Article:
Noah Hawley is a great example of a writer who does not need this gentleman’s boost. In addition to the thousands of projects he has in the works (including a television adaptation of Kurt Vonnegut’s “Cat’s Cradle“), Hawley is the showrunner of “Fargo,” one of my favorite television shows ever. He’s also a novelist, because apparently brilliant, hard-working people get to experience all manner of professional satisfaction. (Join me, won’t you, in declaring it’s high time some of this good fortune is distributed to all the frequently recumbent and mostly slovenly gentlemen out there just trying to peaceably make their way through the world’s bakeries without having their various flasks constantly confiscated.)
“Before the Fall” is Hawley’s latest novel, and anyone who has experienced the rich tapestry of detailed characterization, deft and often hilarious dialogue, and rapid-fire plotting of “Fargo” will not be surprised to learn that is a delightful piece of entertainment. It tells the tale of a plane crash and the lives it ended or, in the case of two passengers, the lives it upended. The crash and the surviving passengers’ harrowing journey to safety occur in the first several pages, then the novel gives us a mix of flashbacks (fleshing out the characters and the possible reasons for the plane crash) and post-crash scenes largely concerned with one of the surviving passengers and government efforts to determine why the plane crashed. In reading the dead’s stories, the reader will learn some theories about the how the plane crashed (with one seeming particularly likely).
Among the dead are the owner of a fictional news network, a bodyguard, a guy that makes lots of money by doing things to money (including laundering money for terrorists), some spouses, a child, two pilots and a flight attendant. This is how the rich travel. (Join me, won’t you, in declaring it’s high time some of this luxurious travel, minus the crashing part, is shared with those of us who generally get around by balancing on our only functional rolling skate and tossing a grappling hook at passing automobiles or bikes pedaled by people whose strength is readily apparent.)
One of the survivors, a 47-year-old painter who was just finally beginning to experience a taste of potential success before the crash, is judged a hero by most, but a villain by some, including a host of a right-wing “news” show. The reader may join the blowhard host in finding it curious that the painter has recently produced a series of paintings of disasters, the descriptions of which indicate that Hawley may also be a gifted painter, which would be another of his gifts that I do not envy.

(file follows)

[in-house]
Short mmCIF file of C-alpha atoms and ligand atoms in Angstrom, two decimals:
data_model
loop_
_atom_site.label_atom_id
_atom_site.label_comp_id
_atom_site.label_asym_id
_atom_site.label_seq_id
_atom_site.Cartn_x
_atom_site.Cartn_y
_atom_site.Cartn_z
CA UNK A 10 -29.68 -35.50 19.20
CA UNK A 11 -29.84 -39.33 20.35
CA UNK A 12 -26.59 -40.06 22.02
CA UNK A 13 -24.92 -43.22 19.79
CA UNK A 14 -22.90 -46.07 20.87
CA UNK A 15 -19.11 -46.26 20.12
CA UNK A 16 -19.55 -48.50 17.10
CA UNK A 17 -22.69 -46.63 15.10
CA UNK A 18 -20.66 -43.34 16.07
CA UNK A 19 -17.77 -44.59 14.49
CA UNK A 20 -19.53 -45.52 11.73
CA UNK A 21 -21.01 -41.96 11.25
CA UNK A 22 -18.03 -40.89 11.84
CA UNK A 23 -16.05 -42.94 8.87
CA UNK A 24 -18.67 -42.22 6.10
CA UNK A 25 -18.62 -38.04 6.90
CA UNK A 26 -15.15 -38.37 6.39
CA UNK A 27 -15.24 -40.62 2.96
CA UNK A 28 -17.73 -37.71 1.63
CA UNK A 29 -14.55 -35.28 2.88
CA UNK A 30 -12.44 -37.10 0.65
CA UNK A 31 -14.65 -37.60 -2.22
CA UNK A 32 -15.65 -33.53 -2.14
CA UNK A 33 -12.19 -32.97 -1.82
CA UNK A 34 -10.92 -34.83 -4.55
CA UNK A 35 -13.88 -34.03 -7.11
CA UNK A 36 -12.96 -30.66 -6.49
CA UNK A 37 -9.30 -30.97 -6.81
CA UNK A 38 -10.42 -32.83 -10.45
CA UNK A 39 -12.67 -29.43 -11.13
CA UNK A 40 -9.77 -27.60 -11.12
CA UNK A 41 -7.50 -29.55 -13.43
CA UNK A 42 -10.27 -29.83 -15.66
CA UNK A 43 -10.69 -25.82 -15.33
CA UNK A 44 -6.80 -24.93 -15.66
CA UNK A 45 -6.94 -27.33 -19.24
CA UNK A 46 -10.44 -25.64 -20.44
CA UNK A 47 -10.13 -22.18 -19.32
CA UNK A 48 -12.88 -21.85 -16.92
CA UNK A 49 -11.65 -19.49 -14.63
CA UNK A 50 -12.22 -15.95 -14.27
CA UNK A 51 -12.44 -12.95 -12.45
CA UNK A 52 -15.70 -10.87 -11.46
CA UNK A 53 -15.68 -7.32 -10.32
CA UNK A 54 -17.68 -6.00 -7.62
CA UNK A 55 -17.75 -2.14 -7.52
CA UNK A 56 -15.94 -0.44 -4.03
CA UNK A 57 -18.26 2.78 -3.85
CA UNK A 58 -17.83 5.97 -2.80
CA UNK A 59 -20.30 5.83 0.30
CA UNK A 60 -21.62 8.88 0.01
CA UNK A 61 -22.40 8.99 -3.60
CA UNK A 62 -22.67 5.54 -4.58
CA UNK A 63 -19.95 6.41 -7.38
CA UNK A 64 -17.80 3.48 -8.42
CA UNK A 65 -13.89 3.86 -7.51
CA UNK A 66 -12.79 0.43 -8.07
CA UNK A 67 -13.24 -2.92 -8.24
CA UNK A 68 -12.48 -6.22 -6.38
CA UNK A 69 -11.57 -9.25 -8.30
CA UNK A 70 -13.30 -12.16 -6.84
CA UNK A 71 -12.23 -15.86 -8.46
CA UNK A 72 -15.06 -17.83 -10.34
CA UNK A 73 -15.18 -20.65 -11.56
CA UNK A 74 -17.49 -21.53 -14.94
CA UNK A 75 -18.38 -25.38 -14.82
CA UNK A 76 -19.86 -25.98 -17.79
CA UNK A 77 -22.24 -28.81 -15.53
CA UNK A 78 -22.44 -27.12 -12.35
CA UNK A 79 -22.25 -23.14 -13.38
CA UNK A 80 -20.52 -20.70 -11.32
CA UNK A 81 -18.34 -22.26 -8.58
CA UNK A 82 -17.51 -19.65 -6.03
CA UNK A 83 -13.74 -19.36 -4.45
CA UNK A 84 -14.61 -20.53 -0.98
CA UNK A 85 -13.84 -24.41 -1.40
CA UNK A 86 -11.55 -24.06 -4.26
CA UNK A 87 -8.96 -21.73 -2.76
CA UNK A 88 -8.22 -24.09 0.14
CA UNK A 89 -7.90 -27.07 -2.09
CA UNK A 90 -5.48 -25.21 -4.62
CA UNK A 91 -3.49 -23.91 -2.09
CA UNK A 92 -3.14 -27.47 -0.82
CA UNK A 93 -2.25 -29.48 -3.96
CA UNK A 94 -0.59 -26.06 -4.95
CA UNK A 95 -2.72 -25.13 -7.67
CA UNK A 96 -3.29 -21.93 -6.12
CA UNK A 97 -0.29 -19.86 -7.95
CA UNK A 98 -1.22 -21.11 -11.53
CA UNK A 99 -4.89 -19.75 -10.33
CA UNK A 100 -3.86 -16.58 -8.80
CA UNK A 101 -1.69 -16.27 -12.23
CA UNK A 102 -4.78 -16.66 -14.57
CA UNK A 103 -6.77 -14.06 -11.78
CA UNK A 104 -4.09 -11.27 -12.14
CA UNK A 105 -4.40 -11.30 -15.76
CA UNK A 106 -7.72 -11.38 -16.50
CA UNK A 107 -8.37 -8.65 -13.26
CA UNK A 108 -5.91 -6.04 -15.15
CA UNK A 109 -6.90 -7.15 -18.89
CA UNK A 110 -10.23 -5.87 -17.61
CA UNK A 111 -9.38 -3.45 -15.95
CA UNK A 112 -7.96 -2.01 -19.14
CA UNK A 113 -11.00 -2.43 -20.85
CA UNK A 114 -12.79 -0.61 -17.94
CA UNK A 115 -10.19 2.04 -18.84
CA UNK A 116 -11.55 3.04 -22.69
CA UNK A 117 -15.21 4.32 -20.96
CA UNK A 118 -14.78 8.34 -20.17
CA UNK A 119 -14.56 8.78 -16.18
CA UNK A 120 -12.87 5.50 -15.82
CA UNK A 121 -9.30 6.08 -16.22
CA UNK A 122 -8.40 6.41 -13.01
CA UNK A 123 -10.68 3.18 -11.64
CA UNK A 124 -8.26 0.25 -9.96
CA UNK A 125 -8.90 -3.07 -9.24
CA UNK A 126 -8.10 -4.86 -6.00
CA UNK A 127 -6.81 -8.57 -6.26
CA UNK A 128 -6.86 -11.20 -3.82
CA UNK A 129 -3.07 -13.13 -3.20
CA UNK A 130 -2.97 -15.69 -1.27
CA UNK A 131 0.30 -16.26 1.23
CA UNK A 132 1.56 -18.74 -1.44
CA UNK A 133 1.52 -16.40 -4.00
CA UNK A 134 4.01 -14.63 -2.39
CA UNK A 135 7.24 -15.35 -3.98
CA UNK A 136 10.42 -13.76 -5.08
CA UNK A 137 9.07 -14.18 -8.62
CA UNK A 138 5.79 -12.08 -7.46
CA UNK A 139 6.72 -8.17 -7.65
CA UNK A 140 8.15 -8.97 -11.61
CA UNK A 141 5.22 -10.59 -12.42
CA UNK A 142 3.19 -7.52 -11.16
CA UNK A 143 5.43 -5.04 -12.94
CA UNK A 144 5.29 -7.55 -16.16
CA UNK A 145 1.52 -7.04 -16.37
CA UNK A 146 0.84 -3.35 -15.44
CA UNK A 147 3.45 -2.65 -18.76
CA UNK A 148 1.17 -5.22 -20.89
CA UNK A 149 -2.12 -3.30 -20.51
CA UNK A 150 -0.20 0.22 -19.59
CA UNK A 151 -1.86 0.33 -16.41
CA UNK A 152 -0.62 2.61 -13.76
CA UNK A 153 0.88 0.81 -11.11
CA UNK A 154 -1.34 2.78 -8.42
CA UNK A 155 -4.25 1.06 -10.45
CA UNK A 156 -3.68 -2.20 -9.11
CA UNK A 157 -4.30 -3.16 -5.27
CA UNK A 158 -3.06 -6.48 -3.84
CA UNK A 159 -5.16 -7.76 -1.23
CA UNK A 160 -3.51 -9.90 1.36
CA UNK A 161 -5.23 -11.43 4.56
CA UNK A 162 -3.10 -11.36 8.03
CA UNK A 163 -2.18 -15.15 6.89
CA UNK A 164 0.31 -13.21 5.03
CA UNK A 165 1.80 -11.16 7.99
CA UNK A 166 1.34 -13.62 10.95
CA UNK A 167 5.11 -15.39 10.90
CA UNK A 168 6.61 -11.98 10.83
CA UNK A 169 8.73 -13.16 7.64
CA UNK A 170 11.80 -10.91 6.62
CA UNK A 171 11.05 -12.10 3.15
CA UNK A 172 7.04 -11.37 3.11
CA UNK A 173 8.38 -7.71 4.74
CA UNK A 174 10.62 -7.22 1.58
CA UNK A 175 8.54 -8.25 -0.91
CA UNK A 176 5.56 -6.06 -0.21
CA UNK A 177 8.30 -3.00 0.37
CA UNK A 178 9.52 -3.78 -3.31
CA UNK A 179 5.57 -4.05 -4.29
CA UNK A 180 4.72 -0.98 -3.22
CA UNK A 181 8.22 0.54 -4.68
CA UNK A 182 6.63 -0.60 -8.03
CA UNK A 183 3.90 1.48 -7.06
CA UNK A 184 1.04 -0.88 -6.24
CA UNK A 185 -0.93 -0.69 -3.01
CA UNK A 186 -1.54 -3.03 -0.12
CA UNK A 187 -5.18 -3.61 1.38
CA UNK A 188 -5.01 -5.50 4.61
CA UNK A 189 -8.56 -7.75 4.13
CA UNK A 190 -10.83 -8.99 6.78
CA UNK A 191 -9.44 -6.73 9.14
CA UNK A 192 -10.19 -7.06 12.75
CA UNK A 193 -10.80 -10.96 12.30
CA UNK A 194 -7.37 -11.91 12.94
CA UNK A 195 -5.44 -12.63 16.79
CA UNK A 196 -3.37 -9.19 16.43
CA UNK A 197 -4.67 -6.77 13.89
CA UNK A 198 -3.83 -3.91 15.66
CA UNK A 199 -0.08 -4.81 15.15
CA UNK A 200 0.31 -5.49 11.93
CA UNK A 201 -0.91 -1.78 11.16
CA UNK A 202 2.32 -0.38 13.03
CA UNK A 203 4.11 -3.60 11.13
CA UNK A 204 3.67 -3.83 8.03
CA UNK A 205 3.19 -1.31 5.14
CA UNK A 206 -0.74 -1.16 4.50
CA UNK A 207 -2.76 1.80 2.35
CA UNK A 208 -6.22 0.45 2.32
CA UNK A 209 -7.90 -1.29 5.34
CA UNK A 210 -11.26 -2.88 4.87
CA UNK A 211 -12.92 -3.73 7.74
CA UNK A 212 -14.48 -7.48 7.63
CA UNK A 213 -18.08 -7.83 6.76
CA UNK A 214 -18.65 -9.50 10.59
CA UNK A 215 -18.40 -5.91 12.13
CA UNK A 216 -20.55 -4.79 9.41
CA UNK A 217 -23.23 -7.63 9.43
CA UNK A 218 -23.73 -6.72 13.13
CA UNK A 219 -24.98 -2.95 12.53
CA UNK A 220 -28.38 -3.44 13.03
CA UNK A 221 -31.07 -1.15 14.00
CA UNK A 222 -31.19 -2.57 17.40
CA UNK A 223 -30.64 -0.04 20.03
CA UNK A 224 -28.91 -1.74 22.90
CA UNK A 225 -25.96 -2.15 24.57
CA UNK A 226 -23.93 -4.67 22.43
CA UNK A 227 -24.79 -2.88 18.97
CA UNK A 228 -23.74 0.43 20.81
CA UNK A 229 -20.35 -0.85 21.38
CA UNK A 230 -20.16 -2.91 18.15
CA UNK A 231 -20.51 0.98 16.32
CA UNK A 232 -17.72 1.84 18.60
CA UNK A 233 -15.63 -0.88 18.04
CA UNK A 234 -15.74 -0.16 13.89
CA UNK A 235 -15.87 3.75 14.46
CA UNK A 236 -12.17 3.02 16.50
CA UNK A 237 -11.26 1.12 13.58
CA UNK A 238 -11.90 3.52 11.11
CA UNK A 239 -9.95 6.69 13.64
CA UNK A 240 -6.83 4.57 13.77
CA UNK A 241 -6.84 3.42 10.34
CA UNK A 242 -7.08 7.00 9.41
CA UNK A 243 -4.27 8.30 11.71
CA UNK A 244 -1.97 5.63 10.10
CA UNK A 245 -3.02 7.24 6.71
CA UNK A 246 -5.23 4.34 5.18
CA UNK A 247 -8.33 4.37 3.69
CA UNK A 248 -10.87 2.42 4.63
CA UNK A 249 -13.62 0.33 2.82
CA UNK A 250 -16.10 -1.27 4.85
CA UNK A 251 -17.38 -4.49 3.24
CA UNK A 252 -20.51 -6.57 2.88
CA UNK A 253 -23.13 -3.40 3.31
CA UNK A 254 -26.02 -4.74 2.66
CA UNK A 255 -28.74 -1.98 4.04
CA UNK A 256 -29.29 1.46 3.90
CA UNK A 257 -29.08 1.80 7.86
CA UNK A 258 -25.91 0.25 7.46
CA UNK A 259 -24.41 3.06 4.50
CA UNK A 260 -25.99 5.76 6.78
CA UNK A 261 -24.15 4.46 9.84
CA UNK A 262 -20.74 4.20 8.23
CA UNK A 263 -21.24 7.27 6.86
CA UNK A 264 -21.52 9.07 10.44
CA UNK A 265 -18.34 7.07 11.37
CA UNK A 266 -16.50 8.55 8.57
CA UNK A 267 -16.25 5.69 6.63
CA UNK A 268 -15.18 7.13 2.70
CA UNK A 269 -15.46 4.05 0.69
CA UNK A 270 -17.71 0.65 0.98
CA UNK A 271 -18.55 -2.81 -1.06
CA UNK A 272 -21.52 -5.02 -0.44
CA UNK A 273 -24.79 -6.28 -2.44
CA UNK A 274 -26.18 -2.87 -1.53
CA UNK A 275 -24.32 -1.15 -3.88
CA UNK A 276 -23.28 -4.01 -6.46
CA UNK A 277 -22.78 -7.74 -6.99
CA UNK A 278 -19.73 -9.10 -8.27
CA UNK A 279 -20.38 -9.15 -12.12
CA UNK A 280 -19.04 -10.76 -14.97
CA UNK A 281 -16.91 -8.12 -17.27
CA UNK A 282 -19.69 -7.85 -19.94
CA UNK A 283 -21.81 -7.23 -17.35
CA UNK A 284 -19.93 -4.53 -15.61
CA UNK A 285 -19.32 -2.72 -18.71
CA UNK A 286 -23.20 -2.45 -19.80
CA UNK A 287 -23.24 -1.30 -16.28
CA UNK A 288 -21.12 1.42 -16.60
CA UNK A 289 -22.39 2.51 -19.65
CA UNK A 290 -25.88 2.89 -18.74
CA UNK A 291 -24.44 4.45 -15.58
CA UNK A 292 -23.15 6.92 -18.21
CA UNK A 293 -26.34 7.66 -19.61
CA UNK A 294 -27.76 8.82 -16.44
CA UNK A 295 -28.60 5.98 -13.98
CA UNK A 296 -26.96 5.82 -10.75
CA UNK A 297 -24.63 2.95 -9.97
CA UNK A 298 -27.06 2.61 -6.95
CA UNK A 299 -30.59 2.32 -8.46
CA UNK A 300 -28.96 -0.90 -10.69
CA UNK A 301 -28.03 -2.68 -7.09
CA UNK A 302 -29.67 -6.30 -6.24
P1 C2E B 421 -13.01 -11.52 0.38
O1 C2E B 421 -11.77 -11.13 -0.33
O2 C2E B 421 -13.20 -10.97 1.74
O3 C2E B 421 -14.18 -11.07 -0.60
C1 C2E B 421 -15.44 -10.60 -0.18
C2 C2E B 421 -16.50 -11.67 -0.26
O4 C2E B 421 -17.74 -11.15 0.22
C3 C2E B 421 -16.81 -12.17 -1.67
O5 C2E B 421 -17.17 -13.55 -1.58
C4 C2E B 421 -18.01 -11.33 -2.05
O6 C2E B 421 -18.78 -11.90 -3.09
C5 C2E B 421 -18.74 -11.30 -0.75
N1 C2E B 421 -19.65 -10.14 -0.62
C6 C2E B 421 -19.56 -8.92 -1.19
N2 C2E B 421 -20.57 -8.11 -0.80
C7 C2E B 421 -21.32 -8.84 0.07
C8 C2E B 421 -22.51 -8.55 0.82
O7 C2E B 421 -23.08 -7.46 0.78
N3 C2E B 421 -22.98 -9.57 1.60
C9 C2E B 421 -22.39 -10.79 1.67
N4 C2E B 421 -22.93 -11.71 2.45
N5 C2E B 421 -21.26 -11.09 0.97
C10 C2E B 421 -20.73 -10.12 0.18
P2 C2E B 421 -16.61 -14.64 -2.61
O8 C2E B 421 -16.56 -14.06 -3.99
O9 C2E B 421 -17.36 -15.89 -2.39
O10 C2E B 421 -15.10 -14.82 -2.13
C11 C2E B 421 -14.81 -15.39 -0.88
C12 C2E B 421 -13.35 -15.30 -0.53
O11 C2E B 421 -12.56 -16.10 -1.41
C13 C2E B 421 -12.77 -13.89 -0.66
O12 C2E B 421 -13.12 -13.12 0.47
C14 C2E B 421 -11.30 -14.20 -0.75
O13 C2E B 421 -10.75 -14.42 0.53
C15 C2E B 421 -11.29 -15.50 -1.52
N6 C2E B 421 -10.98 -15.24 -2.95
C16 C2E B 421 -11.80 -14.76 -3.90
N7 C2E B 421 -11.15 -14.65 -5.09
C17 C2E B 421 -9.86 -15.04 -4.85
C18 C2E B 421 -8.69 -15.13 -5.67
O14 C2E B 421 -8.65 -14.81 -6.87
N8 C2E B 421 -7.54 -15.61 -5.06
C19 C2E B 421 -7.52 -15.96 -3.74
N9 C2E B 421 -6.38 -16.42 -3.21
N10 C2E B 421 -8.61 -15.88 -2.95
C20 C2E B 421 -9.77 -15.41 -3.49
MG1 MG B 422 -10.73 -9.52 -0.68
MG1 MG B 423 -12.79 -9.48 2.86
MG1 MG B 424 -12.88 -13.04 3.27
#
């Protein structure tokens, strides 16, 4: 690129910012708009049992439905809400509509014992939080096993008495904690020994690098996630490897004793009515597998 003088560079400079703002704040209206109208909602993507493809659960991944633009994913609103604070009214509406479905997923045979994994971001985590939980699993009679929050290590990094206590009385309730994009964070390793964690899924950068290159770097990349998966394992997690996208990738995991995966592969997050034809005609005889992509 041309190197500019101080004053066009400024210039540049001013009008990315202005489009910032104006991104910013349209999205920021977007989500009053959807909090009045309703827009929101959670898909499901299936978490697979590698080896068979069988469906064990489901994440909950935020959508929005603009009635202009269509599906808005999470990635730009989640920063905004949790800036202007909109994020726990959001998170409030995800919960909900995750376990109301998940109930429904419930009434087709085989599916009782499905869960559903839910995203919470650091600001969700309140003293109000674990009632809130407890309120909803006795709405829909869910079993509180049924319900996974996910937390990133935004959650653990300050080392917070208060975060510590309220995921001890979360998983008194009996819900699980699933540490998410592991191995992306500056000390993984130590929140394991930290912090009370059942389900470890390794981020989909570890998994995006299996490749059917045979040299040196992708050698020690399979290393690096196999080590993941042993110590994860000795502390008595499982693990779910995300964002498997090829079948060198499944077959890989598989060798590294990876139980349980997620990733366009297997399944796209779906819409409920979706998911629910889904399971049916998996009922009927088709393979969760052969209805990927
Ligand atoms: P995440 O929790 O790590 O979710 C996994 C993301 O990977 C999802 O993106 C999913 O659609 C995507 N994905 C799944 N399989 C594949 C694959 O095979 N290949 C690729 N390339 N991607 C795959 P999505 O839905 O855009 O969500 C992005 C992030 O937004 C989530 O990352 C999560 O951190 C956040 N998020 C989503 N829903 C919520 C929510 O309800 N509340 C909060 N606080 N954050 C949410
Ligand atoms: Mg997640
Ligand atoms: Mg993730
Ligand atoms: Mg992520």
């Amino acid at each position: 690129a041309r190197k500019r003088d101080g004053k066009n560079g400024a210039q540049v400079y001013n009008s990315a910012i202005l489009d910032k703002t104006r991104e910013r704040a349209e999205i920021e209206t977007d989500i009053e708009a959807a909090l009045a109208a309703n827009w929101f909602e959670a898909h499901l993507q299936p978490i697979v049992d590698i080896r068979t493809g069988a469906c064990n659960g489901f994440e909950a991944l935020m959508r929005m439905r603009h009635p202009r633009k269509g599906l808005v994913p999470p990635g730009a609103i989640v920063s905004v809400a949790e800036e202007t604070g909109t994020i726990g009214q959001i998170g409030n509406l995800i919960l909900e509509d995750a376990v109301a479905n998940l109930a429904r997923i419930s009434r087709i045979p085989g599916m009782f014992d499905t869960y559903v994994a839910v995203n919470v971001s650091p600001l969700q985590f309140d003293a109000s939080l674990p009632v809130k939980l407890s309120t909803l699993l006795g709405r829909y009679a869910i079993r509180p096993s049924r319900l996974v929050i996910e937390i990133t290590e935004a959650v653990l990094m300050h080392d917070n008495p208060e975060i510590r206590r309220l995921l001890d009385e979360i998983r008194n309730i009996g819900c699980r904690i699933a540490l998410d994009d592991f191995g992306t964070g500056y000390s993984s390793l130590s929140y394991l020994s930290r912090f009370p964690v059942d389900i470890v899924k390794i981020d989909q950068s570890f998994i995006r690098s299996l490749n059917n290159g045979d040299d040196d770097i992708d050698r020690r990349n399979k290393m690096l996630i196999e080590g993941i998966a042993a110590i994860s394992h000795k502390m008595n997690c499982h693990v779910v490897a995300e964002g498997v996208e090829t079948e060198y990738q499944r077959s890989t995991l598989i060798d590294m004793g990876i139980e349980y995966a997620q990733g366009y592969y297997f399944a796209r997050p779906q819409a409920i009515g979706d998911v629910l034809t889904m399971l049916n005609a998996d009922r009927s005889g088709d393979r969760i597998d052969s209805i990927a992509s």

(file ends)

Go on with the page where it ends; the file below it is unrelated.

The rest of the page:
“Before the Fall” is a mystery, a satire and an outstanding read. It doesn’t need the sales surge that a gentleman’s recommendation inevitably causes, but it merits it. You have my blessing to continue thriving and producing things that thoroughly entertain me, Mr. Hawley.
Congratulations to Barb, a Columbia Public Library patron, for winning our tenth and final Adult Summer Reading prize drawing of the summer. She is the recipient of a $25 gift card from Barnes & Noble.
That is it for this year. Thanks to all of you who submitted book reviews this time around. We hope you enjoyed your summer or reading!
There once was a time that I scoffed at romance books, and I certainly wouldn’t be caught dead reading one. “They’re not literary,” I would say, high on my horse. Maybe my mind started to change when I read the genre-defying “Outlander,” or maybe I matured a little and realized I was being judgmental. I just know that at some point I found myself checking out “The Duchess War” by Courtney Milan, complete with a young woman in a poofy ball gown on the cover. And, guys? I loved it! The book was smart, well-written, had great dialogue and believable development of the romantic relationship — basically all the things I like in any book. And it’s not alone; there are a ton of great romances out there! In honor of August being Read-a-Romance Month, here’s a short list of books to help ease you into the waters of romance novels.
“A Knight in Shining Armor” by Jude Deveraux
A distraught, modern woman, abandoned by her lover, suddenly meets a real knight, complete with clanking armor, in a cemetery. Also, according to the gravestone next to her, he died in 1564. This classic romance, by the legendary Jude Deveraux, includes time travel, grand adventure and, of course, excellent romance.
“For My Lady’s Heart” by Laura Kinsale
A medieval romance with a complex heroine and dashing English knight (I promise not all romance novels feature knights . . .). Dialogue is written in Middle English and it has an intricate plot. “For My Lady’s Heart” has been compared, by some readers, to literary giants George R.R. Martin and Tolkien in terms of its world building.
“The Grand Sophy” by Georgette Heyer
Many romance readers consider this book to be one of the best Regency romances by one of the greatest Regency authors. Sophy is the independent heroine of this story, which is lighter on the romance scenes. “The Grand Sophy” is sure to appeal to fans of Jane Austen.
“The Iron Duke” by Meljean Brook
Zombies, airships, kraken, pirates — oh, and romance, too. This steampunk romance follows Rhys, who finds a dead body dumped from an airship at his front door. He and Detective Mina Wentworth uncover a conspiracy that threatens the whole of England. This adventurous, fast-paced and very steamy novel is great for those readers who want to get lost in another world.